Wednesday, 31 December 2014

Code Profiler

The Code Profiler measures the execution time of individual lines of code. Use this tool to find performance bottlenecks and to help understand code that was developed by others.

     How to use Code Profiler

Ø  Click Tools > Code profiler to open the Code Profiler tool.
Ø  Navigate to the functionality that you want to test. For example, navigate to the appropriate place in the Navigation Pane.
Ø  To limit the results displayed, check the Trace depth enabled check box, and then type the number of levels that you want to be displayed in the results.
Ø  Click Start. Use the functionality you want to test. When testing is complete, click Stop. The system now saves all logged data to the database. This might take quite some time because a database record is created for each executed line of code.
Ø  Write a description of your code profile in the Summary dialog.
Do not select the Calculate line total check box. If you need to calculate line totals later, use the Profile runs form.
Ø  Click OK.
The Profiler runs form opens. This enables you to view data collected by the profiler.

   To view the data that is collected by the code profiler

Ø  Click Profiler runs.
Ø  Select the data set that you want to view.
Ø  Click the Statistics tab to view a summary of the information for the code profile.
Ø  Click one of the following four buttons to view more detailed data:
Call tree – Shows you a hierarchy of method calls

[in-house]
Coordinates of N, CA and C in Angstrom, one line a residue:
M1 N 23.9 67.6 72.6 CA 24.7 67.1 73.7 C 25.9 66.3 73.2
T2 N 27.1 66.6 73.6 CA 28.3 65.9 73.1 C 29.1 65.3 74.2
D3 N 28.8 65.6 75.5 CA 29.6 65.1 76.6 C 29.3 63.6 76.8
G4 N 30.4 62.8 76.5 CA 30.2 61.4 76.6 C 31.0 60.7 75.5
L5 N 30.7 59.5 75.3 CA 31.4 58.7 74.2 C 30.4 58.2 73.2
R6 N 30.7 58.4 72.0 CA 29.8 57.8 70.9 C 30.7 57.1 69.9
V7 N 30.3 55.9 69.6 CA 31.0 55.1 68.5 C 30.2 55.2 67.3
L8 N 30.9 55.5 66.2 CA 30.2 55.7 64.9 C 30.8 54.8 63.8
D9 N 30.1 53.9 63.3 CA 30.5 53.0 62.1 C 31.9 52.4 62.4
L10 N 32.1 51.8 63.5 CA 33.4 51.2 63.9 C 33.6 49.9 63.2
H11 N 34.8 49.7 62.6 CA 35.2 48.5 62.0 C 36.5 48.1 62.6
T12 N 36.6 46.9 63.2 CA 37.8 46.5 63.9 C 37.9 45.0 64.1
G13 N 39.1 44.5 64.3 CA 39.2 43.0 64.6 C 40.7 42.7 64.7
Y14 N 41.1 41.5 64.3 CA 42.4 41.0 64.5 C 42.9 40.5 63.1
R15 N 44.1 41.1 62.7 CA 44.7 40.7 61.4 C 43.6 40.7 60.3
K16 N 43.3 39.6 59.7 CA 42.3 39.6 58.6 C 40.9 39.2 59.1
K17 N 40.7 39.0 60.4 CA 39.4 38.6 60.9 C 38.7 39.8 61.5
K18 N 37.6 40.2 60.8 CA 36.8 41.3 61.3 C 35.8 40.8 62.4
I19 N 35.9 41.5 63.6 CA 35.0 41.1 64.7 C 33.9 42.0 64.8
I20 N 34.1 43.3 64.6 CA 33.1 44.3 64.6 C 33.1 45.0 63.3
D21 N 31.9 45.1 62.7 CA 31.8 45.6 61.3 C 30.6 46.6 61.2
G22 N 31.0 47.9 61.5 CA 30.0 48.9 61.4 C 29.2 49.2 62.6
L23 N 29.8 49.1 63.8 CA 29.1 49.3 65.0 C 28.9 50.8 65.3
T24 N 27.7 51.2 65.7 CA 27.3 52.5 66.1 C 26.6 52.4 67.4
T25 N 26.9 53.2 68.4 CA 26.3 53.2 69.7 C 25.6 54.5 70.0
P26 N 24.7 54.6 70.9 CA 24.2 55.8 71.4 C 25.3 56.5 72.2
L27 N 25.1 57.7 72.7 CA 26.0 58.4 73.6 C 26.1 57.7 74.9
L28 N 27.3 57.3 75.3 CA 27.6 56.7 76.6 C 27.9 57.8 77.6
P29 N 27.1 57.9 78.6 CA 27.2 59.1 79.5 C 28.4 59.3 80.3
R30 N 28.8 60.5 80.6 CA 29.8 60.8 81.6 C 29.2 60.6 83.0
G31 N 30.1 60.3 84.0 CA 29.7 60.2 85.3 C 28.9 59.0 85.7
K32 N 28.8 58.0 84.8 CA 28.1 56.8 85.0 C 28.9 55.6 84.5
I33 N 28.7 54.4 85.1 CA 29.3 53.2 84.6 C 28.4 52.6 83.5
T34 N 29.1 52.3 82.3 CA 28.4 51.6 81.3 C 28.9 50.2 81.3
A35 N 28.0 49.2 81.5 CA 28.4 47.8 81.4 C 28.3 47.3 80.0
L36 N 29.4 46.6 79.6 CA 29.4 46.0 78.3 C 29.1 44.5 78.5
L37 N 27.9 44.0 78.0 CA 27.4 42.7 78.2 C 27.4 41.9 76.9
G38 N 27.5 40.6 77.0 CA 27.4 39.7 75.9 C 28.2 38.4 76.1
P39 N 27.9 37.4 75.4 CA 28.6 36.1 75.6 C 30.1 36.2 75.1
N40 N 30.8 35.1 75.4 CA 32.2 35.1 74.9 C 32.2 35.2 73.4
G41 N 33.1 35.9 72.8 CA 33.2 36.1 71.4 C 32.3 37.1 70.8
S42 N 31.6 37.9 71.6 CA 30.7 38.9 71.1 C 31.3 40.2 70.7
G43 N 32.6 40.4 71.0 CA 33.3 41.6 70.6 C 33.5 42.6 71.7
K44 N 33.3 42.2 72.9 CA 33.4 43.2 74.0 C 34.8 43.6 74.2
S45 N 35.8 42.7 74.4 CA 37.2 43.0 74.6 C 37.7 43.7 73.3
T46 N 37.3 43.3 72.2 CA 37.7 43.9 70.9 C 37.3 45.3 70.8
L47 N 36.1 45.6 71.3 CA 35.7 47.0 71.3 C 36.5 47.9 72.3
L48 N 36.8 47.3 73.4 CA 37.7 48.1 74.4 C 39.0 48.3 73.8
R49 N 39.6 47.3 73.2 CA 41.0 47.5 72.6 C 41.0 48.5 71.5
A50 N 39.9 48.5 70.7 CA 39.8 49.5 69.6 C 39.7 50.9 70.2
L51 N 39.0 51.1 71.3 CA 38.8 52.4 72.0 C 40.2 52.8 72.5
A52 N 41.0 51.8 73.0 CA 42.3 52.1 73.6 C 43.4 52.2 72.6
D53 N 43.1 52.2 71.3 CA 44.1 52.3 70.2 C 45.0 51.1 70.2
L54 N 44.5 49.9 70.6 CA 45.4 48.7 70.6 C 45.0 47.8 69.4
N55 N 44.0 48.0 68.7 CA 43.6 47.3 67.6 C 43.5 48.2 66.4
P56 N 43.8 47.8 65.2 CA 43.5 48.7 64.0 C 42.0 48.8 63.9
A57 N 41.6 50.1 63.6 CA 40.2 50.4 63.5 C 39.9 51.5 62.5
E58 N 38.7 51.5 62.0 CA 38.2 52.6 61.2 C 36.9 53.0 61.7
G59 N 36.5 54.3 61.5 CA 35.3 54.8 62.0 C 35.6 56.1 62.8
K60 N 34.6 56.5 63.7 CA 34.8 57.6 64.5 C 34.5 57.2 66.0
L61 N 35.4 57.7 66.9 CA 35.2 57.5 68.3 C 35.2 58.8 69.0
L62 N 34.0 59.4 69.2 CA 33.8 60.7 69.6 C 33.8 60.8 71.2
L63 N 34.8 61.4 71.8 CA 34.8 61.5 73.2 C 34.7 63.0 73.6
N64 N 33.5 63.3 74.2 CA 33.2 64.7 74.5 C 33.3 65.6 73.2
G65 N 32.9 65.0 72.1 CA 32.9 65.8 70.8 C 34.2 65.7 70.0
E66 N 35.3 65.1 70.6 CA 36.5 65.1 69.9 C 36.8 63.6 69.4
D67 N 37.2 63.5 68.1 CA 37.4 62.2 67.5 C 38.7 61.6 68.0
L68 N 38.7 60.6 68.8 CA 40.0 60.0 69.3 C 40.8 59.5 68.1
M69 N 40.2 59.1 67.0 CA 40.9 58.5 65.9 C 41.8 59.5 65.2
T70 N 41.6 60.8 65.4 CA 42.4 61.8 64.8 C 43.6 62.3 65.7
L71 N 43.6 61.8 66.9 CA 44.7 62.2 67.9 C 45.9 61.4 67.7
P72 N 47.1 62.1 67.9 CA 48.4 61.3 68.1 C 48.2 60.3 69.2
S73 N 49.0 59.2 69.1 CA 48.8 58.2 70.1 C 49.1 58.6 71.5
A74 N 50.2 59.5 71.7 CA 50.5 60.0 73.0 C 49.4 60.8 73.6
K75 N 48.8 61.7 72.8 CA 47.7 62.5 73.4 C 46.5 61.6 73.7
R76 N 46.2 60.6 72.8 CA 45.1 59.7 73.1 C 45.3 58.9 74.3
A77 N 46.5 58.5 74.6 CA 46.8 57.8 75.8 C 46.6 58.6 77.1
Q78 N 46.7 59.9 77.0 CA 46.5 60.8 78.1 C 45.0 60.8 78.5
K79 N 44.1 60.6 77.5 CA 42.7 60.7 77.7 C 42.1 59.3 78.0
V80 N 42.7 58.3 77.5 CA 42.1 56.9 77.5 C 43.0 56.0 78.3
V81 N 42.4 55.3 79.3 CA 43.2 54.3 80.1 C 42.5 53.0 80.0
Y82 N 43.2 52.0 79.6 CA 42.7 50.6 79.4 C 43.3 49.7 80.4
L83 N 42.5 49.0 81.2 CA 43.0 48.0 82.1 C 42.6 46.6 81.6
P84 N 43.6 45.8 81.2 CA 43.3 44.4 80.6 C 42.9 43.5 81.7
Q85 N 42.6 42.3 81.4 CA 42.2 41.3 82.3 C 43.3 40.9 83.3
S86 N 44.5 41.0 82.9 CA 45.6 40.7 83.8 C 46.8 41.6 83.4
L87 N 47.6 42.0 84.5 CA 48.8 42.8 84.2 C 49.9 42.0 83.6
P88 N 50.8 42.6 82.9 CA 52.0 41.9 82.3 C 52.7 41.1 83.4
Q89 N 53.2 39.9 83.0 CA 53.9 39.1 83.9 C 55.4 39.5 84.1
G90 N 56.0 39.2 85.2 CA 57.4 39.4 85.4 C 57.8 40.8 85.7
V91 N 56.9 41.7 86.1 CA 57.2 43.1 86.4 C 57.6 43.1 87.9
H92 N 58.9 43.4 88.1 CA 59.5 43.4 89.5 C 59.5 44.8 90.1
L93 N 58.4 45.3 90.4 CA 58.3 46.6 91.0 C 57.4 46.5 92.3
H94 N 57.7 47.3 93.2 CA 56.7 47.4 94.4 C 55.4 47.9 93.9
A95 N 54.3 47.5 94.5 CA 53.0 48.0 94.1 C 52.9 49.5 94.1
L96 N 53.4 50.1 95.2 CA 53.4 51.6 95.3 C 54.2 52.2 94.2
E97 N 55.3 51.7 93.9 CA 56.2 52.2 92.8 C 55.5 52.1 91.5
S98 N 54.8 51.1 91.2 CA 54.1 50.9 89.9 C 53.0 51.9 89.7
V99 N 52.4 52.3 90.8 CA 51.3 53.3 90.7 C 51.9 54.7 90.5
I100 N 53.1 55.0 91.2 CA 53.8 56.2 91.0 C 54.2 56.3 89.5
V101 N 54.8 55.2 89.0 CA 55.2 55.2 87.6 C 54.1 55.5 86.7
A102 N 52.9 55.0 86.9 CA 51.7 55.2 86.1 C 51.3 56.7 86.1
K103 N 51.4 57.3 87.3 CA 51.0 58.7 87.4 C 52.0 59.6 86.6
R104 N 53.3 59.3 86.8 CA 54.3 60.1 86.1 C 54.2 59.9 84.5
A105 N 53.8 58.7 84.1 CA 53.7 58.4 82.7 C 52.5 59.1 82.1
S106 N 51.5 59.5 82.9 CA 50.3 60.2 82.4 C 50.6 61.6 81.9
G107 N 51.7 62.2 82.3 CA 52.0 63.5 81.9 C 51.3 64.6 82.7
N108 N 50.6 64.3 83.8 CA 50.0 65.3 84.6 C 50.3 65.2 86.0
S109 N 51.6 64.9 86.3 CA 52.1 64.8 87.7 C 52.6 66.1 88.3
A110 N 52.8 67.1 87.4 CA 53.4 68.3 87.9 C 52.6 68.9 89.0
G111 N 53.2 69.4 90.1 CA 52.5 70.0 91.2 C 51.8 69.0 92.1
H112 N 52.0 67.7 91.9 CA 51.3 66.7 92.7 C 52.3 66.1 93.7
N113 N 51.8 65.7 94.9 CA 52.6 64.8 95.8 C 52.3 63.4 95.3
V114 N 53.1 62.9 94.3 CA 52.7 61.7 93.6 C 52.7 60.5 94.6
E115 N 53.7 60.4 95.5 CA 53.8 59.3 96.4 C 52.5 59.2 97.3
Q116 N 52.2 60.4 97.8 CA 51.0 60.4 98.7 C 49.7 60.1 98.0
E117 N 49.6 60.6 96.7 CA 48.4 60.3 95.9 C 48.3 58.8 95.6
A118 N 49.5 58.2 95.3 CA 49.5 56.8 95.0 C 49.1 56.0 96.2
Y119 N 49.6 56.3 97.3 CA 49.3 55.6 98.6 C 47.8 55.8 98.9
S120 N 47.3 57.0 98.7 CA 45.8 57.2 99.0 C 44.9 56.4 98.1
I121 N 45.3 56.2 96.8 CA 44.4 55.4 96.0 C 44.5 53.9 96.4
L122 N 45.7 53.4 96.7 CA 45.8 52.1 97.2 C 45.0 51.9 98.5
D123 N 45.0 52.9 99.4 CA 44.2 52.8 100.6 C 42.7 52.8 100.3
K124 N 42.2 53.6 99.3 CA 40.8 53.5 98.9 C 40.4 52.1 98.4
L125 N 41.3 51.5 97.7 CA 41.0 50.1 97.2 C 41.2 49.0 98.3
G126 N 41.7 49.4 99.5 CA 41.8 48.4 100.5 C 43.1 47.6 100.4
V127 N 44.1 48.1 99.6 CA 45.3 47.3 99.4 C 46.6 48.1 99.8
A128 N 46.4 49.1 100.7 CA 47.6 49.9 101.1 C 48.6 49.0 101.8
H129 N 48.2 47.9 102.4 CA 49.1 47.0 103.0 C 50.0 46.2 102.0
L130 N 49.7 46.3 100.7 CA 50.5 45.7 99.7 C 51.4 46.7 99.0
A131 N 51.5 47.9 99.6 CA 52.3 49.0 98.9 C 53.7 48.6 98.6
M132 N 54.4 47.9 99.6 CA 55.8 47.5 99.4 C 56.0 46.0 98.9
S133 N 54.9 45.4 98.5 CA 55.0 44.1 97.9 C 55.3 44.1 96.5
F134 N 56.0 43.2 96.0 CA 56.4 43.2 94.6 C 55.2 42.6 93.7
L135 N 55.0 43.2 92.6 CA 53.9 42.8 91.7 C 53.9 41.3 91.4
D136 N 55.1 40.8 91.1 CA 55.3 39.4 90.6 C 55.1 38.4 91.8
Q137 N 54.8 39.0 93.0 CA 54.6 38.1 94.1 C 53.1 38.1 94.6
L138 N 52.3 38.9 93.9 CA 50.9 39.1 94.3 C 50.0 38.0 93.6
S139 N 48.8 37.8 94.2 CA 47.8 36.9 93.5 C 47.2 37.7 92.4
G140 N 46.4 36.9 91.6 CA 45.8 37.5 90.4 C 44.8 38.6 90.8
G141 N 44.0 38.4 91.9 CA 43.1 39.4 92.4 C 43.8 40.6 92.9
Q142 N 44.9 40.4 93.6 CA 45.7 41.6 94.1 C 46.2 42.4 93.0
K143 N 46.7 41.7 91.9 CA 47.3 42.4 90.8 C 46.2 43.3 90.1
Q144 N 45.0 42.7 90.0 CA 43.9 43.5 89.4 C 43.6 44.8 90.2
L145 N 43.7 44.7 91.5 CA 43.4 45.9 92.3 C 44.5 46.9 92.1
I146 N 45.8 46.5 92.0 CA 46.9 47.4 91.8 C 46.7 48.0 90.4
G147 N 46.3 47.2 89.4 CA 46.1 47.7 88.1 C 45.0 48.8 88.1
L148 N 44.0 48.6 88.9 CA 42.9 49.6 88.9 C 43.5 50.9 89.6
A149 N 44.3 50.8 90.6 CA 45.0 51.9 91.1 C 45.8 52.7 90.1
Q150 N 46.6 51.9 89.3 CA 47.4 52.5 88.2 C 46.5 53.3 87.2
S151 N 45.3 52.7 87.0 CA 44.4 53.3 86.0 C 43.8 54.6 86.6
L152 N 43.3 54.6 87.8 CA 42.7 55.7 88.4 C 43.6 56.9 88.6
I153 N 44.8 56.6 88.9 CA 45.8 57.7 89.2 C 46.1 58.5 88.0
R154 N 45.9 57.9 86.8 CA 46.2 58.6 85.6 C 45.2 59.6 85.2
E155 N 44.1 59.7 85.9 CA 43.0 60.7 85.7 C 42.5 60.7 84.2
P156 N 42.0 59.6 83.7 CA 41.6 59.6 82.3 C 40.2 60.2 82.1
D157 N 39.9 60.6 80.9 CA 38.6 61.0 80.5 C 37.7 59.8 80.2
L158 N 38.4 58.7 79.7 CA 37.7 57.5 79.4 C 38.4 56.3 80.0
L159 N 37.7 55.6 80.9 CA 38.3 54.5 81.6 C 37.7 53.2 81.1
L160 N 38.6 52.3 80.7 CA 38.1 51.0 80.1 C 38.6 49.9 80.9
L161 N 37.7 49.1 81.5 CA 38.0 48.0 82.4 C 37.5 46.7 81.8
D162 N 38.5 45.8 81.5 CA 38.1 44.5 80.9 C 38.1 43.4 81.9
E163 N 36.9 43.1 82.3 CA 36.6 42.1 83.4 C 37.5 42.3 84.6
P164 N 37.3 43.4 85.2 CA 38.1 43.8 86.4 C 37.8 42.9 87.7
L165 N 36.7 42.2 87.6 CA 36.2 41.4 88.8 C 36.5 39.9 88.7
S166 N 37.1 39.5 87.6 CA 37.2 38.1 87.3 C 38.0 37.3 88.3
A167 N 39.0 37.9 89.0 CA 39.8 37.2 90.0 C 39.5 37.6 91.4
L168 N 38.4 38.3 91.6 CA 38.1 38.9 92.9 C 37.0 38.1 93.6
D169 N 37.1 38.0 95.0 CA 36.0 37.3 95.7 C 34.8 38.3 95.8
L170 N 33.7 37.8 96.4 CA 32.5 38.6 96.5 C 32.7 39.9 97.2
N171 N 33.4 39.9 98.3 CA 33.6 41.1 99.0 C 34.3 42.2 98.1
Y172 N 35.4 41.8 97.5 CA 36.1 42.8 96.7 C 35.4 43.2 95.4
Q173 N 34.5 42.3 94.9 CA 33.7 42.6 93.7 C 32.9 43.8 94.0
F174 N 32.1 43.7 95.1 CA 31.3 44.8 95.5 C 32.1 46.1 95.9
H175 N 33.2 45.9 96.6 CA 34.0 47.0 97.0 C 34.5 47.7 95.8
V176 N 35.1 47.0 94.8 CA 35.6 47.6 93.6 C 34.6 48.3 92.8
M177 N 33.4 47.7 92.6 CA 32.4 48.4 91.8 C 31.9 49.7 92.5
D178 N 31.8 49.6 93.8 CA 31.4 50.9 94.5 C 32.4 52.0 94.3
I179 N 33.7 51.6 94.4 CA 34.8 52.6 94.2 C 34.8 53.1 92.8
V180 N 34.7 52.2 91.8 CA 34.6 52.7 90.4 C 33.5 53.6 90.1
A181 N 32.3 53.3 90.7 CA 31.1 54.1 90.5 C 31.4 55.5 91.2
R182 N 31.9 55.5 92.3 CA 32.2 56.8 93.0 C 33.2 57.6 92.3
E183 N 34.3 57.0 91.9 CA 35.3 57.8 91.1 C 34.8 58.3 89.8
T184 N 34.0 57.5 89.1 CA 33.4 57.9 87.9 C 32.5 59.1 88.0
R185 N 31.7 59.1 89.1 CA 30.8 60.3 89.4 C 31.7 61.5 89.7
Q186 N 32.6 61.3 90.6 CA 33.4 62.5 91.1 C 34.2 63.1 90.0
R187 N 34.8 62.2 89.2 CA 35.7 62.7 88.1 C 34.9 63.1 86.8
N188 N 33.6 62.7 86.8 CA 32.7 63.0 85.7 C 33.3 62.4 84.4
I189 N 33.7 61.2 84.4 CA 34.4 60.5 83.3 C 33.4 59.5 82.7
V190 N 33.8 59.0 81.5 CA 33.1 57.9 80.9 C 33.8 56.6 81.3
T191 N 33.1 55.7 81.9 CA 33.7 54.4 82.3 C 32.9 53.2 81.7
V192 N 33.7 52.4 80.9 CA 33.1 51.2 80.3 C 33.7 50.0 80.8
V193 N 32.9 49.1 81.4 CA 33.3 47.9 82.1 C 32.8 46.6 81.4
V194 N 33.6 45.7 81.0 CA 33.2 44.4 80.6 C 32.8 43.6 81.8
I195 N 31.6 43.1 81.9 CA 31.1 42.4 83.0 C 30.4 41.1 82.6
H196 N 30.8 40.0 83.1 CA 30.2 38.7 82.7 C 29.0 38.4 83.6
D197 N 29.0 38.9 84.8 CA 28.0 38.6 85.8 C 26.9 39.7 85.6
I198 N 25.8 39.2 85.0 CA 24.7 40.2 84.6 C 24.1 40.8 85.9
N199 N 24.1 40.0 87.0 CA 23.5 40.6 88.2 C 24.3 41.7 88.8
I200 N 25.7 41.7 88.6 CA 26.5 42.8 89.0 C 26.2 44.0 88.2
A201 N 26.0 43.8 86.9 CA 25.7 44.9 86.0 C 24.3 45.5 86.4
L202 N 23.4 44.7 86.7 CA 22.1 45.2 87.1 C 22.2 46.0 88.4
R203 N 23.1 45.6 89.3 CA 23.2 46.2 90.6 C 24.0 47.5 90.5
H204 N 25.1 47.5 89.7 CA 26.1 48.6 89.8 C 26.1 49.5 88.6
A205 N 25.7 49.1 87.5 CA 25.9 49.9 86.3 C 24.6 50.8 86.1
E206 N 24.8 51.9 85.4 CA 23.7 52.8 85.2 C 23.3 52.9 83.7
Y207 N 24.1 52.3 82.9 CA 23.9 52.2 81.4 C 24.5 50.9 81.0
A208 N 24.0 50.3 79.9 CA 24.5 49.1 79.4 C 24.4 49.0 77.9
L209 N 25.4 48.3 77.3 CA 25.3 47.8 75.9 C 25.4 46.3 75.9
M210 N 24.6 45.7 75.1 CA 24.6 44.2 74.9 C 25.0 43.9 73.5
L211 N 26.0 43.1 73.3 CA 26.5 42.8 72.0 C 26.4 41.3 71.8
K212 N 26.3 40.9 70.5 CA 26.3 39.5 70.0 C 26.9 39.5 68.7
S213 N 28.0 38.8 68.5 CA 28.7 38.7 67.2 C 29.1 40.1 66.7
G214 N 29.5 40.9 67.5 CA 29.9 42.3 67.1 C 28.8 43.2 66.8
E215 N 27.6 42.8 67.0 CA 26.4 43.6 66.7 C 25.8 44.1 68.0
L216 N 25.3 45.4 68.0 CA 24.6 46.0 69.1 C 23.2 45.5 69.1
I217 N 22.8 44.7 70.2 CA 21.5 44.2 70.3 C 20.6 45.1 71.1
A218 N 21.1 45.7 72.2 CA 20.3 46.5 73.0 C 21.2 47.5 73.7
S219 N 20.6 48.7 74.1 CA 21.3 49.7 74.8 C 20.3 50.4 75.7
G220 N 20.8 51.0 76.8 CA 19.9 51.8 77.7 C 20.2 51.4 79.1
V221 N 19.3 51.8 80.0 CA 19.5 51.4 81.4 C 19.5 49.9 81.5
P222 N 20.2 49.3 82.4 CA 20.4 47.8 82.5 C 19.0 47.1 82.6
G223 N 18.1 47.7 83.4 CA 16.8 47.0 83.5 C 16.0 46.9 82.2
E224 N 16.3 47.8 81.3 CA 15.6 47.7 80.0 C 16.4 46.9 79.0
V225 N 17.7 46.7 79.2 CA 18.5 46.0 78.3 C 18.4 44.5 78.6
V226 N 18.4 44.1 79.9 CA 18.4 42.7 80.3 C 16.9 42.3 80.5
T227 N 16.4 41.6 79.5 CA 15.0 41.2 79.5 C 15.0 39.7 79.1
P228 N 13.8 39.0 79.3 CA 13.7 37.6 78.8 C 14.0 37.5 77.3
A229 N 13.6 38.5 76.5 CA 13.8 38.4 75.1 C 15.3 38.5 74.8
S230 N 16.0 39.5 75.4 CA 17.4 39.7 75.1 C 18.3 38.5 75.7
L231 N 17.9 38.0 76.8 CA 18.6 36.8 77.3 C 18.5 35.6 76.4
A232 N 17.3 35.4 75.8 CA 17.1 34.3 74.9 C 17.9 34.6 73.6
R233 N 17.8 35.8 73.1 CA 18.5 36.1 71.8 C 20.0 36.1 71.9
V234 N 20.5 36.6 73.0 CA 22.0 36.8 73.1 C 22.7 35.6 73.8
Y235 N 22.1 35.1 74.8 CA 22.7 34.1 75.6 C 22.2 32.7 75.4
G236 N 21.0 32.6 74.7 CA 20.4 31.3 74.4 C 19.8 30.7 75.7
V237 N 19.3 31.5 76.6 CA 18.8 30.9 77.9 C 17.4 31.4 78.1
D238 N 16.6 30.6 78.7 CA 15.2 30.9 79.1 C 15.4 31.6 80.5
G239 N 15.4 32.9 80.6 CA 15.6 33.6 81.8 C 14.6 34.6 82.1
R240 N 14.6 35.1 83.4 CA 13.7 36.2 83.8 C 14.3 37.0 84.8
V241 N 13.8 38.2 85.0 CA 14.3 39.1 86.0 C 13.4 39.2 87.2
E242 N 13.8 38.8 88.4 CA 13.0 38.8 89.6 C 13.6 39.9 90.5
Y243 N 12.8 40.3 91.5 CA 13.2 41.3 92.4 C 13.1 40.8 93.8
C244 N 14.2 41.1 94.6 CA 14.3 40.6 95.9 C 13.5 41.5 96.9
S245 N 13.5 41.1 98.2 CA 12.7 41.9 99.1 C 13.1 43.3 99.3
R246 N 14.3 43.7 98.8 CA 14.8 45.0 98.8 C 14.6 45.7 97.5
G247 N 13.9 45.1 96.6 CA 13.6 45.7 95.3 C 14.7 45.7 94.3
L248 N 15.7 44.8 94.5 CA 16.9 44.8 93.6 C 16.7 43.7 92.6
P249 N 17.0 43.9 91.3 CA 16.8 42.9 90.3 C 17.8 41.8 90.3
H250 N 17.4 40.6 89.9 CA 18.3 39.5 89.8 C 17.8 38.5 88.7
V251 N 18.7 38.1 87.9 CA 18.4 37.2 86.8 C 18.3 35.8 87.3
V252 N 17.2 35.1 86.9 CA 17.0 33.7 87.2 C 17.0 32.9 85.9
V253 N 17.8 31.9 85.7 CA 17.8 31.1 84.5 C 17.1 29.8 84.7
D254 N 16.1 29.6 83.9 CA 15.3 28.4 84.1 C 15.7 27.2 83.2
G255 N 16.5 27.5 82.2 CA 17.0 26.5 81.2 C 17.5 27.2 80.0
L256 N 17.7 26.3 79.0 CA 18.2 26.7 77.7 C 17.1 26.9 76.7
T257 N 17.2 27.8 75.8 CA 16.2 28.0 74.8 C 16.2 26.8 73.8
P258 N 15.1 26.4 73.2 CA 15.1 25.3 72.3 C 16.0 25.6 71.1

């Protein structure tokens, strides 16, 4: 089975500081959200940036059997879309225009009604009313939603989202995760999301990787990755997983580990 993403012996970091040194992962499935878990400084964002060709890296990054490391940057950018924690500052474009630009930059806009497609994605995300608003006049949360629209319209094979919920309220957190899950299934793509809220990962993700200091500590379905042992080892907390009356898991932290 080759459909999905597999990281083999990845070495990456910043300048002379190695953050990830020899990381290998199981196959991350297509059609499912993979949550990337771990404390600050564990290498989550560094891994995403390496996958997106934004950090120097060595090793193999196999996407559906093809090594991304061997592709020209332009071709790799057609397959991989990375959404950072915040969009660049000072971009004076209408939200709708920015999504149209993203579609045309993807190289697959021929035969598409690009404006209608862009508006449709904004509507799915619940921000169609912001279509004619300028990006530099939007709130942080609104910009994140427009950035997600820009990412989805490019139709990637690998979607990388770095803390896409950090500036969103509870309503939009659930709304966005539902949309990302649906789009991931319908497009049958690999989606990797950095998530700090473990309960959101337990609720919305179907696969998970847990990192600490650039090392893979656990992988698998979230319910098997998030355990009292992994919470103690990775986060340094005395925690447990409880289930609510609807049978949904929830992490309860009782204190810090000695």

Profile lines – Shows a list of all lines of code that are executed, making it easy to find which lines of code took the longest to execute.
Traverse – Shows a sorted list of the time that was spent in all methods, combined with the sum of the time spent in sub calls, plus the sum of the time spent in the method, depending on the origin of the call.
Totals – Allows you to select summaries of the time spent in lines, methods, and objects.

    The Call treeProfile lines, and Traverse forms show raw data. Aggregated data is available in                            the Totals options.

  Using code Profiler in X++

As an alternative to the graphical user interface, you can control the code profiler directly from your X++ code. For this purpose there are two macros:
·         #Profilebegin()
·         #ProfileEnd
These two macros have to be in the same level in a method.

static void codeProfilerTest()
    int   i, j;
    for(i=1;   i<=10; i++)
        j+=   i*i;

You will then have to find the collected data under Tools > Code profiler > Profiler runs, and process the data yourself by selecting Totals > Calculate sum.

Saturday, 20 December 2014

Ax & TFS Daily Development Version Control

To check new objects into TFS:

  1. If the object exists and you have not modified the object, modify it first.  If the object is a completely custom object, create it first.
By default objects do not exist in version control.  For example, objects that exist only in the sys and syp layers would not be checked into TFS because they can be recreated simply by reinstalling AX.  Version control is for tracking changes to customizations made to existing objects or for completely custom objects.
  1. In the AOT right-click on the object and choose Add to Version Control
  2. Once you have a collection of objects ready for check-in, in the AOT go to Version control > Pending Objects and check-in the objects in the list
-When objects are added to version control, xpos are created for the objects and saved into the local repository on the developer’s machine.